Autonomous Histories of Muslim Women Cultural Poetics; A Critical Reading of the Personal/Academic Narratives of Leila Ahmed and Amina Wadud

Hadeer Abo El Nagah


Louis Montrose's "Professing the Renaissance: the Poetics and Politics of Culture" renewed concern with the historical, social and political conditions of literary productions (1989). He suggested a platform through which autonomous aesthetics and academic issues to be understood as inextricably linked to other discourses. While autobiography is considered as a "writing back," I argue here that it is rather a strategic transitional act that connects the past with the present and remaps the future. Though a very personal opening, autobiography is seen as a documentation of public events from a personal perspective. Academic autobiographies like Arab American history professor Leila Ahmad's A Border Passage from Cairo to America; A Woman’s Journey (2012) and African American theology professor Amina Wadud’s Inside the Gender Jihad (2008) are two examples of the production of interwoven private and public histories. The personal opening in such narratives is an autonomous act that initiates cross-disciplinary dialogues that trigger empowerment and proposes future changes. In that sense, these autobiographies are far from being mere stories of the past. Conversely, they are tools of rereading one's contributions and thus repositioning the poetics and politics of culture as testimonial narratives. Employing post-colonial, Islamic feminism and new historicism, the aim of this study is to critically read the above academic/personal two autobiographies as examples of the private/ public negotiations of culture. It also aims to explore the dialogue between the literary, historical and social elements as they remap the future of women in Muslim societies and the diaspora.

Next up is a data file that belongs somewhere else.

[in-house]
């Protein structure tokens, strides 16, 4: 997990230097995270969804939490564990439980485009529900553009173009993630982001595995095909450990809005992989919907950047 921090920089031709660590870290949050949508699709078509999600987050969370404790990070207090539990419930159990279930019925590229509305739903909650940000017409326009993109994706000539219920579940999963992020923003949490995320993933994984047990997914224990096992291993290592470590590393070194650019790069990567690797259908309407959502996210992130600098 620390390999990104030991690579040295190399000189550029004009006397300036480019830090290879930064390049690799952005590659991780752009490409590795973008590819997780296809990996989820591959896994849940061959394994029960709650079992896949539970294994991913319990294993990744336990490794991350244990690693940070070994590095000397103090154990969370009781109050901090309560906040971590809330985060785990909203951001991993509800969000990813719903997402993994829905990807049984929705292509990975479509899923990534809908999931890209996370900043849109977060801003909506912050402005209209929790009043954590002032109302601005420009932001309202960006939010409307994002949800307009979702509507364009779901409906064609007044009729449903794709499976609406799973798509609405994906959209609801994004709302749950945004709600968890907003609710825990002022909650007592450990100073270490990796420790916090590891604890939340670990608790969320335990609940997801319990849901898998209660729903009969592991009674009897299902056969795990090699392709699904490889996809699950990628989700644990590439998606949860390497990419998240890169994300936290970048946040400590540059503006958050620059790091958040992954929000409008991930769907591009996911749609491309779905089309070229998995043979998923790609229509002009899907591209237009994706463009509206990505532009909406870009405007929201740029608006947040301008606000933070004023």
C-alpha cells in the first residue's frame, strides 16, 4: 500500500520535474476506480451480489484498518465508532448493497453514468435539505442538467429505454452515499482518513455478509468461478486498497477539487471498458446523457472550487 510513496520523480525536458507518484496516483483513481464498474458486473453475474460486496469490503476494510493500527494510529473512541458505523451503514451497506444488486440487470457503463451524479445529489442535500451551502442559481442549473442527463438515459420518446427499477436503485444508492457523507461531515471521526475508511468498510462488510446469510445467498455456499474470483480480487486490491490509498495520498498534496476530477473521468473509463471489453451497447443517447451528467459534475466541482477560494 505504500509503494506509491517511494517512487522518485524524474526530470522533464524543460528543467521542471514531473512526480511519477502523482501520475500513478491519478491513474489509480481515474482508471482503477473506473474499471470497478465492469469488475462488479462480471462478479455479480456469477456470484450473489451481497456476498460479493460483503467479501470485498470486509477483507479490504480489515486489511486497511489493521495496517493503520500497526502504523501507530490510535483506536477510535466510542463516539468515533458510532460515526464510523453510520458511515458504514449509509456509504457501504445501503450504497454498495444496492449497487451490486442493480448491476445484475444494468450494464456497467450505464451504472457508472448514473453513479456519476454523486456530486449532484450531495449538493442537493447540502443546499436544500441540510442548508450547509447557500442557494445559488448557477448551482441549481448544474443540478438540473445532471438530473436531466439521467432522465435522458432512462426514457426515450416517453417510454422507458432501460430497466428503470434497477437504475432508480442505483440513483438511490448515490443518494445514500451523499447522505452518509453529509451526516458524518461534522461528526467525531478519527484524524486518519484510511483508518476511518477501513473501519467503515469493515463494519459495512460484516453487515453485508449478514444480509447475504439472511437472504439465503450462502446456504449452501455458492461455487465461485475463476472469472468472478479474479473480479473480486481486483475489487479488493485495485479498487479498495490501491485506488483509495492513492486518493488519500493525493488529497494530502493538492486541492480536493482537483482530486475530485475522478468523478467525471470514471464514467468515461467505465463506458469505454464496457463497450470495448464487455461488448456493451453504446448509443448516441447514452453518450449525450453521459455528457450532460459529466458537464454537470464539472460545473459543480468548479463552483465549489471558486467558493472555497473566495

New Historicism, Women in Islam, personal narratives, Amina Wadud, Leila Ahmed, post-colonialism, autobiography, non-white feminism

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